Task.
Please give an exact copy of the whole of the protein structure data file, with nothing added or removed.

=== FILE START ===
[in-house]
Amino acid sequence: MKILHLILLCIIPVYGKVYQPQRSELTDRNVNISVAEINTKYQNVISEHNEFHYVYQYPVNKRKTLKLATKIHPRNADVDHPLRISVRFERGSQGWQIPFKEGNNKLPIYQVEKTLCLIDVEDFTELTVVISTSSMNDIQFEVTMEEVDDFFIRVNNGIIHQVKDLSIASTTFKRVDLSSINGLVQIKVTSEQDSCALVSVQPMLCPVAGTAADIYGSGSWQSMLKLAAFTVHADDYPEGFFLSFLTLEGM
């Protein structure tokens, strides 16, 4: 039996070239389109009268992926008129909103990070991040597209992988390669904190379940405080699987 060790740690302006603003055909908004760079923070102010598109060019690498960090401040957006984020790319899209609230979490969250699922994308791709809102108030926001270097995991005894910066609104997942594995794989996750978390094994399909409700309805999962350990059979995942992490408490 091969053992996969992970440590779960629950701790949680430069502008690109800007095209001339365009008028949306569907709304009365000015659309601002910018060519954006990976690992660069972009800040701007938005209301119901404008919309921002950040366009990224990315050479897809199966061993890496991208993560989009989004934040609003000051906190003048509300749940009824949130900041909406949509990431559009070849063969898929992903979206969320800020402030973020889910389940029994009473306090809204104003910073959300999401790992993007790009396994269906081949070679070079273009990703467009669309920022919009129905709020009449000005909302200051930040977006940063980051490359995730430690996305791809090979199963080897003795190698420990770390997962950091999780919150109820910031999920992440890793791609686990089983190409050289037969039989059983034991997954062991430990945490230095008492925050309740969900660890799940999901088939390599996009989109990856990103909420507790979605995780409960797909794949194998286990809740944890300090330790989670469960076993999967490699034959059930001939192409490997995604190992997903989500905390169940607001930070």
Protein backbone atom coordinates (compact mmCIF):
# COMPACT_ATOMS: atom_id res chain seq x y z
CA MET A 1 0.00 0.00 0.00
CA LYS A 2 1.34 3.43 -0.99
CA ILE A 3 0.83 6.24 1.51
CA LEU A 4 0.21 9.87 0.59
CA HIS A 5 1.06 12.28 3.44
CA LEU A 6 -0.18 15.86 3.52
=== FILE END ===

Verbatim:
[in-house]
Amino acid sequence: MKILHLILLCIIPVYGKVYQPQRSELTDRNVNISVAEINTKYQNVISEHNEFHYVYQYPVNKRKTLKLATKIHPRNADVDHPLRISVRFERGSQGWQIPFKEGNNKLPIYQVEKTLCLIDVEDFTELTVVISTSSMNDIQFEVTMEEVDDFFIRVNNGIIHQVKDLSIASTTFKRVDLSSINGLVQIKVTSEQDSCALVSVQPMLCPVAGTAADIYGSGSWQSMLKLAAFTVHADDYPEGFFLSFLTLEGM
């Protein structure tokens, strides 16, 4: 039996070239389109009268992926008129909103990070991040597209992988390669904190379940405080699987 060790740690302006603003055909908004760079923070102010598109060019690498960090401040957006984020790319899209609230979490969250699922994308791709809102108030926001270097995991005894910066609104997942594995794989996750978390094994399909409700309805999962350990059979995942992490408490 091969053992996969992970440590779960629950701790949680430069502008690109800007095209001339365009008028949306569907709304009365000015659309601002910018060519954006990976690992660069972009800040701007938005209301119901404008919309921002950040366009990224990315050479897809199966061993890496991208993560989009989004934040609003000051906190003048509300749940009824949130900041909406949509990431559009070849063969898929992903979206969320800020402030973020889910389940029994009473306090809204104003910073959300999401790992993007790009396994269906081949070679070079273009990703467009669309920022919009129905709020009449000005909302200051930040977006940063980051490359995730430690996305791809090979199963080897003795190698420990770390997962950091999780919150109820910031999920992440890793791609686990089983190409050289037969039989059983034991997954062991430990945490230095008492925050309740969900660890799940999901088939390599996009989109990856990103909420507790979605995780409960797909794949194998286990809740944890300090330790989670469960076993999967490699034959059930001939192409490997995604190992997903989500905390169940607001930070």
Protein backbone atom coordinates (compact mmCIF):
# COMPACT_ATOMS: atom_id res chain seq x y z
CA MET A 1 0.00 0.00 0.00
CA LYS A 2 1.34 3.43 -0.99
CA ILE A 3 0.83 6.24 1.51
CA LEU A 4 0.21 9.87 0.59
CA HIS A 5 1.06 12.28 3.44
CA LEU A 6 -0.18 15.86 3.52